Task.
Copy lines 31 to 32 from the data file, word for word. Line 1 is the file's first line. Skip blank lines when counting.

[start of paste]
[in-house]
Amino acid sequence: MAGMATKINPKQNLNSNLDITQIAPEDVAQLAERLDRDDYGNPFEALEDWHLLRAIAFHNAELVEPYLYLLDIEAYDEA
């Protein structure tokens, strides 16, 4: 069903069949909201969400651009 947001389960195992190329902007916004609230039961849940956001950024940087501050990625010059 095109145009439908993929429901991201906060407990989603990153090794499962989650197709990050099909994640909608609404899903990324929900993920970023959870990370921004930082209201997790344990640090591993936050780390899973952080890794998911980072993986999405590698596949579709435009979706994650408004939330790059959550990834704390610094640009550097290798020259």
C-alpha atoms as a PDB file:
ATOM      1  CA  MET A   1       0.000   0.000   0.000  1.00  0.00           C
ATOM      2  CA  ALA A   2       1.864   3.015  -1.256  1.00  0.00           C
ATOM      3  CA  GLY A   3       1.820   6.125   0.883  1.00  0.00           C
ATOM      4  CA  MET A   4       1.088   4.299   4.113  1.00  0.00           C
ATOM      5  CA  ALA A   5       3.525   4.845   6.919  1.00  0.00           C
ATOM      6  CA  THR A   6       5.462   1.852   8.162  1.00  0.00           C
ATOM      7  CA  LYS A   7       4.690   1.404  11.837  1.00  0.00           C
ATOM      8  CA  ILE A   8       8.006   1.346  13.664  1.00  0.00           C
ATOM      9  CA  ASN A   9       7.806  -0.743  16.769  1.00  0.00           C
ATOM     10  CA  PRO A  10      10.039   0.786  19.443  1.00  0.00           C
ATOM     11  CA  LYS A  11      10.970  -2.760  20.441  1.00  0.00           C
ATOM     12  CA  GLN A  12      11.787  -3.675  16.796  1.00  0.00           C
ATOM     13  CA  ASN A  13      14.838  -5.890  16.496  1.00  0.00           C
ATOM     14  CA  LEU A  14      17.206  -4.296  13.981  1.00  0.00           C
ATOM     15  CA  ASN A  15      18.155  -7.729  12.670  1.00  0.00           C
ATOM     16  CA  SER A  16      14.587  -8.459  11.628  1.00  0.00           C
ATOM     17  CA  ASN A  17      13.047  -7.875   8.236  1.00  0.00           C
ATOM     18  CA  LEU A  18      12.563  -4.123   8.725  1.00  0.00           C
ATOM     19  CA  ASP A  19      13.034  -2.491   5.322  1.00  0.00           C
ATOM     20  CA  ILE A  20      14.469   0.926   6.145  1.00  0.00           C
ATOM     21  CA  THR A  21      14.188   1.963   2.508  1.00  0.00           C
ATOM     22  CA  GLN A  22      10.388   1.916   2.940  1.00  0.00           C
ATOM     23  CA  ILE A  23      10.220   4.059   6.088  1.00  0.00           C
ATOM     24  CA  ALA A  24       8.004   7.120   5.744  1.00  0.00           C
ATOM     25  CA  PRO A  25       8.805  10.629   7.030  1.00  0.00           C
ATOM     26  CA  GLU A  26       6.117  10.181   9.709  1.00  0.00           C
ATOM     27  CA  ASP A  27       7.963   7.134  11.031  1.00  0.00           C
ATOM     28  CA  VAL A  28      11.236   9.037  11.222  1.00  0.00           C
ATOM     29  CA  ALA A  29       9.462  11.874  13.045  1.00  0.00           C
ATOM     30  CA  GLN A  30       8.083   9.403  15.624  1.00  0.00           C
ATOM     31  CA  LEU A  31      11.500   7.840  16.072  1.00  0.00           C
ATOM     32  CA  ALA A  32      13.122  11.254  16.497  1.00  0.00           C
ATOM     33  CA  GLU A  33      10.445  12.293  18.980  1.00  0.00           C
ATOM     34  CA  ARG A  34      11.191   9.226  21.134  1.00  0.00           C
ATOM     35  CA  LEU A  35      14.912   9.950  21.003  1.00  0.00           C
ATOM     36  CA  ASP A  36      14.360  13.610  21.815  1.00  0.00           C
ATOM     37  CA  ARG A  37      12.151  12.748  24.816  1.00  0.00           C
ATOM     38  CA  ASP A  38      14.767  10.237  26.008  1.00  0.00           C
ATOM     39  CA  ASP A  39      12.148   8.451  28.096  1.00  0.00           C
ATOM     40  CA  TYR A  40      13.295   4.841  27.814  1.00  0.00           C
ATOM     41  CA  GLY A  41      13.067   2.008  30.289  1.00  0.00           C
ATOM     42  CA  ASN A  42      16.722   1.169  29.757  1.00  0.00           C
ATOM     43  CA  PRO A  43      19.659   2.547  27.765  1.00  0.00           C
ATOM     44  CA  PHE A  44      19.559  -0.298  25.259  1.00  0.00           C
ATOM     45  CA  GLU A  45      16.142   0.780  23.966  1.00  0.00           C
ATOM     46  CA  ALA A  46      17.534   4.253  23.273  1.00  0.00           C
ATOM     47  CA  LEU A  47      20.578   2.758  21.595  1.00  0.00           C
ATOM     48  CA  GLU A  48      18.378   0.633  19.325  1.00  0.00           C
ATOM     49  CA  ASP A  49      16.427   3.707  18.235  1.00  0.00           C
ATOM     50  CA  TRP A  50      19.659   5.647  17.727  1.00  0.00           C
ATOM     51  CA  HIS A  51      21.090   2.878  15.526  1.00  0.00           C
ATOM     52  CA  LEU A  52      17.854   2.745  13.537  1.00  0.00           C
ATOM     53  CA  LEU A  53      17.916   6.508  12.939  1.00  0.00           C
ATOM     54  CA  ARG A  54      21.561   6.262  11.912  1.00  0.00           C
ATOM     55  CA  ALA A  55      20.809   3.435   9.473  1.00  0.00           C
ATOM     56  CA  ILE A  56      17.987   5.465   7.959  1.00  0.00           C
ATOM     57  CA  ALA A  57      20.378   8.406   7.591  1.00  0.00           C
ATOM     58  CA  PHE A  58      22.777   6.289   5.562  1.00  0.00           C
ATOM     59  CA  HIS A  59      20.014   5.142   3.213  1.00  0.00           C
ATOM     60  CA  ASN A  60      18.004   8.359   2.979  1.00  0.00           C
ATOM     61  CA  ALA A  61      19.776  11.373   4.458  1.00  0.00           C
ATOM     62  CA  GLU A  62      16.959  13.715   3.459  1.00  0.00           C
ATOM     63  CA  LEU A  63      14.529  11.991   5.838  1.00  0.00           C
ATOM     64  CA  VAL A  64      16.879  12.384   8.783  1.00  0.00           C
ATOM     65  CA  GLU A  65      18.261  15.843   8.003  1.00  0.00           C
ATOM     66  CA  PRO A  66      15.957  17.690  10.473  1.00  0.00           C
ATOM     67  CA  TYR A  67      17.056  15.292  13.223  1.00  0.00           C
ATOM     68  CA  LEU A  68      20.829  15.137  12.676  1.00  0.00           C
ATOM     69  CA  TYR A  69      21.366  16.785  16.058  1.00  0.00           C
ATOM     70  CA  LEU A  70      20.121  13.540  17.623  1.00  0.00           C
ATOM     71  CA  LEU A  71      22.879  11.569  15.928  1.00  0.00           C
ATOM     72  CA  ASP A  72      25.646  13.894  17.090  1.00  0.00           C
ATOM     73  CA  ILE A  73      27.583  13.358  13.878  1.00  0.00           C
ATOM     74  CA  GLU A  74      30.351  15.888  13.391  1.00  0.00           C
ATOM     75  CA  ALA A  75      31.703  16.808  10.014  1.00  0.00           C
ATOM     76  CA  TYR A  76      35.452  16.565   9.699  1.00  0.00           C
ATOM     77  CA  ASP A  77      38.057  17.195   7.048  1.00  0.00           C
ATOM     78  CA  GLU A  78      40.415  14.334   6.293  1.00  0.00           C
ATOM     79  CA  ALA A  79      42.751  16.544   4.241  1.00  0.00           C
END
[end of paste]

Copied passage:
ATOM     27  CA  ASP A  27       7.963   7.134  11.031  1.00  0.00           C
ATOM     28  CA  VAL A  28      11.236   9.037  11.222  1.00  0.00           C